It’s a pity that the word tourist has a negative connotation. It should be a compliment and something to aspire to. Instead, people make statements like: “I hate going there, it’s so touristy,” or “Tourists are so annoying,” or “I’m not a tourist, I’m a traveler.”
It’s time we transform the negative tourist connotation into a positive one.
First, things are touristy for good reason—they’re often amazing in some way. There’s a reason why the Louvre is so touristy and the museum in Lyon is not. It’s because the Louvre is better.
The Golden Gate Bridge is touristy because it’s more breathtaking than the bridge in Harrisburg. Similarly, the Grand Canyon attracts more tourists than the Great Divide Basin because the Grand Canyon is far more spectacular.
We can have pedantic debates about beauty being in the eye of the beholder, but I hope you will understand the point.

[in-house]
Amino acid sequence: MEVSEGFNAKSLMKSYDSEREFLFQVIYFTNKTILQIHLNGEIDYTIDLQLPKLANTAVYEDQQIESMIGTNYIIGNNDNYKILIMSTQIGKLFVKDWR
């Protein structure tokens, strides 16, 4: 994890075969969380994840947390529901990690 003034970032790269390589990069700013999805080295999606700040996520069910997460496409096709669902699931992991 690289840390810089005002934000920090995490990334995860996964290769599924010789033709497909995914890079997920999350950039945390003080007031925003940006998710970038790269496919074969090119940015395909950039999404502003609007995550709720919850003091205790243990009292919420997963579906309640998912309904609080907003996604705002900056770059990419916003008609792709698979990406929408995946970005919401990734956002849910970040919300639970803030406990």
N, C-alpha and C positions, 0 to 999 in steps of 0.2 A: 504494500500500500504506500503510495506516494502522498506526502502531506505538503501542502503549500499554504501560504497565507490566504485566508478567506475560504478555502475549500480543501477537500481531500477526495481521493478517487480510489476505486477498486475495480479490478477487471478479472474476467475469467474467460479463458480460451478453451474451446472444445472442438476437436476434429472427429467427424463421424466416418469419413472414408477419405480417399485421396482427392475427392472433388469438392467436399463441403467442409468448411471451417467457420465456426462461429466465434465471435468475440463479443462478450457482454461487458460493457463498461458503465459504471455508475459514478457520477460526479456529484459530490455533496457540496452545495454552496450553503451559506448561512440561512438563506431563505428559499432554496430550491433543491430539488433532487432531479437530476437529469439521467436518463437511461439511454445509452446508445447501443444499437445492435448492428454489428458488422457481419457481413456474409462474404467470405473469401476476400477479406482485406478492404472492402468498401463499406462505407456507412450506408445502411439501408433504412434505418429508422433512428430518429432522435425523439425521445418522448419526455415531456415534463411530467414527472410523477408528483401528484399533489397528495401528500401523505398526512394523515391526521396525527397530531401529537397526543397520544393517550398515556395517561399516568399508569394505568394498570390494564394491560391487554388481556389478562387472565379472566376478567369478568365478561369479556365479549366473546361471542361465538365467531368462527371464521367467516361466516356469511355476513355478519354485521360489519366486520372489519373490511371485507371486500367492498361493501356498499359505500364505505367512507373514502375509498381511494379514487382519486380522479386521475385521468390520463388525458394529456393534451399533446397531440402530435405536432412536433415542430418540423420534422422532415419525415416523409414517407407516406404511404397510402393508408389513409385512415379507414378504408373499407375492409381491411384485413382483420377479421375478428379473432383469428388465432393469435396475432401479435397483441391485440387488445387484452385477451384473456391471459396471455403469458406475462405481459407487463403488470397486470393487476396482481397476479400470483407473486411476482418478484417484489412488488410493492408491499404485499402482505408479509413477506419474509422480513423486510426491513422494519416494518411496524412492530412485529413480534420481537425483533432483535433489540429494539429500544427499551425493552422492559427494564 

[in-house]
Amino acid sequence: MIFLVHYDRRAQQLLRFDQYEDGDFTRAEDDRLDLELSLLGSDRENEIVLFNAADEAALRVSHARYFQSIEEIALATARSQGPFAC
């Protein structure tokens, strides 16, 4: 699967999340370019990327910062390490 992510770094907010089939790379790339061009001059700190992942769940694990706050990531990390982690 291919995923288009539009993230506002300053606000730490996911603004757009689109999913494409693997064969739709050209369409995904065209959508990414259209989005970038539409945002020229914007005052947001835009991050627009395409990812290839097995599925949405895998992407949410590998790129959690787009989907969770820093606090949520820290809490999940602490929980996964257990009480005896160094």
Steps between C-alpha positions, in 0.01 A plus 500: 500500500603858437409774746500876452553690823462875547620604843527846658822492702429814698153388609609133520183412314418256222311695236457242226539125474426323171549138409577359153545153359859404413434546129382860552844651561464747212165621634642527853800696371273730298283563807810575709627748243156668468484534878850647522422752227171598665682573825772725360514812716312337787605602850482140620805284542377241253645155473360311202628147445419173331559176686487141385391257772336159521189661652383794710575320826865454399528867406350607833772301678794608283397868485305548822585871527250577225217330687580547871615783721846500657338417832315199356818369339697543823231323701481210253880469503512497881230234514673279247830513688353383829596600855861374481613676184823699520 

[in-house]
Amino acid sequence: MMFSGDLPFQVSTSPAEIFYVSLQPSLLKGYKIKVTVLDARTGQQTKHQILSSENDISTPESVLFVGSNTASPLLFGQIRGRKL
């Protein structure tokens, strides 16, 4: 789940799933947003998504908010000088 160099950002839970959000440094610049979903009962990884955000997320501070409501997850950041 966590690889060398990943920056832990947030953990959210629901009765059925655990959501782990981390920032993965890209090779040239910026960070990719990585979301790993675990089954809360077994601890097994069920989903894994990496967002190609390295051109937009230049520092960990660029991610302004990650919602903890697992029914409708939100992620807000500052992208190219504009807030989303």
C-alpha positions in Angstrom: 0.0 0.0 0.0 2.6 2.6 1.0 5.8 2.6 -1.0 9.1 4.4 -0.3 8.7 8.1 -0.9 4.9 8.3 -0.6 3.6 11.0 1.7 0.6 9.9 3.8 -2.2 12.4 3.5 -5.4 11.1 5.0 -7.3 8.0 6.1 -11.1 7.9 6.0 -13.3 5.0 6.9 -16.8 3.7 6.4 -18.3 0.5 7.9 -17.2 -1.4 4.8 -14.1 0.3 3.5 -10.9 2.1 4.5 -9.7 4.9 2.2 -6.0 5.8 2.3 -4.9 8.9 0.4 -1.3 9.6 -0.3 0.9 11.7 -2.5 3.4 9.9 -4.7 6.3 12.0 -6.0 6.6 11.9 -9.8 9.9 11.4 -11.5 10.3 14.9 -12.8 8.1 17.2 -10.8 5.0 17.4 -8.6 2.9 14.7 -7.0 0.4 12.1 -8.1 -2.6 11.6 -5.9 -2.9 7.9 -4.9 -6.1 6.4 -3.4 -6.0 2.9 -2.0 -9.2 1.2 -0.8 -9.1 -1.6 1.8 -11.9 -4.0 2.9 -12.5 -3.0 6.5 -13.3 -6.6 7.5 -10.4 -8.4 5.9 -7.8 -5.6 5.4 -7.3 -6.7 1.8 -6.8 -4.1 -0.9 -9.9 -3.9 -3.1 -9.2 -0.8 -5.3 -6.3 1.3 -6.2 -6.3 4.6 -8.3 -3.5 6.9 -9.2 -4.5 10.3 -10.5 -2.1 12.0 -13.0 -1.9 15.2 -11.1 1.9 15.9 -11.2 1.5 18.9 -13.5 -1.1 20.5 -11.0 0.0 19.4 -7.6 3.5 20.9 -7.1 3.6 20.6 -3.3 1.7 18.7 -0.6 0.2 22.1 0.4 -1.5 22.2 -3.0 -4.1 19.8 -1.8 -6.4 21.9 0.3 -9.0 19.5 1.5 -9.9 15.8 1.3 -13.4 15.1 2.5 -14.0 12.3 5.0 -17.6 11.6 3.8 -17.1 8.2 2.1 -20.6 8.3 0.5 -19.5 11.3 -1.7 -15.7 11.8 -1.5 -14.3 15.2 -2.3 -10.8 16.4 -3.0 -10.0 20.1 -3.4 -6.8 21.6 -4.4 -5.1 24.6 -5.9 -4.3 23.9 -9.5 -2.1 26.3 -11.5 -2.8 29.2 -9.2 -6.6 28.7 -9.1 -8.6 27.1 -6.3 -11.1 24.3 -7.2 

Tourists are smart and well-informed and so they spend their time, money, and energy going to extraordinary places. They would be stupid to do otherwise, so let’s stop saying that tourists are stupid and that touristy places are lame.
Second, tourists are more alive than a local resident. When a tourist visits Prague, she walks around like a child, observing every building, every sign, and every scent. The local, on the other hand, walks with tunnel vision, oblivious to the world around him.
He’s a zombie in his own city. Ask the local about a building, a statue, or the city’s history, and you often get a shrug and “I dunno.” Ask the tourist, and she has the answer because she read it in her guidebook. Or at least, she’ll be curious to know the answer.